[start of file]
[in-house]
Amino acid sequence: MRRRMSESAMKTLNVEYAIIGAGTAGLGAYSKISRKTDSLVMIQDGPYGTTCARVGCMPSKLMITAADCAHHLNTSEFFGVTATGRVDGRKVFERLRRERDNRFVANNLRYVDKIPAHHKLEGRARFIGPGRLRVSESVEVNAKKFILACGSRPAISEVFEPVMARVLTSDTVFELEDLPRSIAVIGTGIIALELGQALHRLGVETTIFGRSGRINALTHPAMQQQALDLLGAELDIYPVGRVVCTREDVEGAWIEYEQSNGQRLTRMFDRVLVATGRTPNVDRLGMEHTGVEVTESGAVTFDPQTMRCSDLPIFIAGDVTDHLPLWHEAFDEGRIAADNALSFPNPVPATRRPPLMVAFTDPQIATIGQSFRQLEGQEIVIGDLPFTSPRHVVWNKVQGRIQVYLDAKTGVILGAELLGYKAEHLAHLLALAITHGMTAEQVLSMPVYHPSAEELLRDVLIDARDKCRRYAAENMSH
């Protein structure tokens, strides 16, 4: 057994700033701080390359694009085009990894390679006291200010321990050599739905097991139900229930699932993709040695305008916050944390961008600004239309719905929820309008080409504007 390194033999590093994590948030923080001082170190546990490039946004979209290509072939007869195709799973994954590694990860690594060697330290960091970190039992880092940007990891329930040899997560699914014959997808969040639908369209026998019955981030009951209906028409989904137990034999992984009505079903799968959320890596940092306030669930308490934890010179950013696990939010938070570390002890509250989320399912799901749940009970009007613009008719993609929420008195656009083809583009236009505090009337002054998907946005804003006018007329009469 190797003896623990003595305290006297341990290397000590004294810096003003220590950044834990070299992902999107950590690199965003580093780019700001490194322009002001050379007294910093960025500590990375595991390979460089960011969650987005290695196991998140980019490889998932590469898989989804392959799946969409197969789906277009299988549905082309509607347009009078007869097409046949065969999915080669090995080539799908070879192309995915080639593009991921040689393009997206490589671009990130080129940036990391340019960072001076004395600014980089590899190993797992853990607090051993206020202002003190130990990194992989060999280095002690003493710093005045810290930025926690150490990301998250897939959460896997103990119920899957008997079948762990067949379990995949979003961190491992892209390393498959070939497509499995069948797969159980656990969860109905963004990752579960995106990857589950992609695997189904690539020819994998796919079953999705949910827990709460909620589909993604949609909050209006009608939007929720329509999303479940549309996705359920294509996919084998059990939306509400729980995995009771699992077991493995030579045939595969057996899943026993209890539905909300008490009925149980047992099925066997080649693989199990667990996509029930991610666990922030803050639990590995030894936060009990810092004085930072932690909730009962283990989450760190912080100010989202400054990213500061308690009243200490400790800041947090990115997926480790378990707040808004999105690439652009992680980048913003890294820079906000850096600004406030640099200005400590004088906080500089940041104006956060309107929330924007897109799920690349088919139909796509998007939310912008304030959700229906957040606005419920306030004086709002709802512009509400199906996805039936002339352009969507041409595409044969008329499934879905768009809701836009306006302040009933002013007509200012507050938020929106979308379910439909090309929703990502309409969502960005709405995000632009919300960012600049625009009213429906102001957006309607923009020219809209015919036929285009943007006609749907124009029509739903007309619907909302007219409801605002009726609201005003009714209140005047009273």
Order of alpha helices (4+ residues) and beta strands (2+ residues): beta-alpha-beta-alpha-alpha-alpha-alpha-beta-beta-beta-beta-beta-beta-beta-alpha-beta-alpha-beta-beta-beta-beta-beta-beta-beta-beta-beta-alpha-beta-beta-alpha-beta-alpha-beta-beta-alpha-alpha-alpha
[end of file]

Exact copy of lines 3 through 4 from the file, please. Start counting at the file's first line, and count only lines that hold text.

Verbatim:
């Protein structure tokens, strides 16, 4: 057994700033701080390359694009085009990894390679006291200010321990050599739905097991139900229930699932993709040695305008916050944390961008600004239309719905929820309008080409504007 390194033999590093994590948030923080001082170190546990490039946004979209290509072939007869195709799973994954590694990860690594060697330290960091970190039992880092940007990891329930040899997560699914014959997808969040639908369209026998019955981030009951209906028409989904137990034999992984009505079903799968959320890596940092306030669930308490934890010179950013696990939010938070570390002890509250989320399912799901749940009970009007613009008719993609929420008195656009083809583009236009505090009337002054998907946005804003006018007329009469 190797003896623990003595305290006297341990290397000590004294810096003003220590950044834990070299992902999107950590690199965003580093780019700001490194322009002001050379007294910093960025500590990375595991390979460089960011969650987005290695196991998140980019490889998932590469898989989804392959799946969409197969789906277009299988549905082309509607347009009078007869097409046949065969999915080669090995080539799908070879192309995915080639593009991921040689393009997206490589671009990130080129940036990391340019960072001076004395600014980089590899190993797992853990607090051993206020202002003190130990990194992989060999280095002690003493710093005045810290930025926690150490990301998250897939959460896997103990119920899957008997079948762990067949379990995949979003961190491992892209390393498959070939497509499995069948797969159980656990969860109905963004990752579960995106990857589950992609695997189904690539020819994998796919079953999705949910827990709460909620589909993604949609909050209006009608939007929720329509999303479940549309996705359920294509996919084998059990939306509400729980995995009771699992077991493995030579045939595969057996899943026993209890539905909300008490009925149980047992099925066997080649693989199990667990996509029930991610666990922030803050639990590995030894936060009990810092004085930072932690909730009962283990989450760190912080100010989202400054990213500061308690009243200490400790800041947090990115997926480790378990707040808004999105690439652009992680980048913003890294820079906000850096600004406030640099200005400590004088906080500089940041104006956060309107929330924007897109799920690349088919139909796509998007939310912008304030959700229906957040606005419920306030004086709002709802512009509400199906996805039936002339352009969507041409595409044969008329499934879905768009809701836009306006302040009933002013007509200012507050938020929106979308379910439909090309929703990502309409969502960005709405995000632009919300960012600049625009009213429906102001957006309607923009020219809209015919036929285009943007006609749907124009029509739903007309619907909302007219409801605002009726609201005003009714209140005047009273």
Order of alpha helices (4+ residues) and beta strands (2+ residues): beta-alpha-beta-alpha-alpha-alpha-alpha-beta-beta-beta-beta-beta-beta-beta-alpha-beta-alpha-beta-beta-beta-beta-beta-beta-beta-beta-beta-alpha-beta-beta-alpha-beta-alpha-beta-beta-alpha-alpha-alpha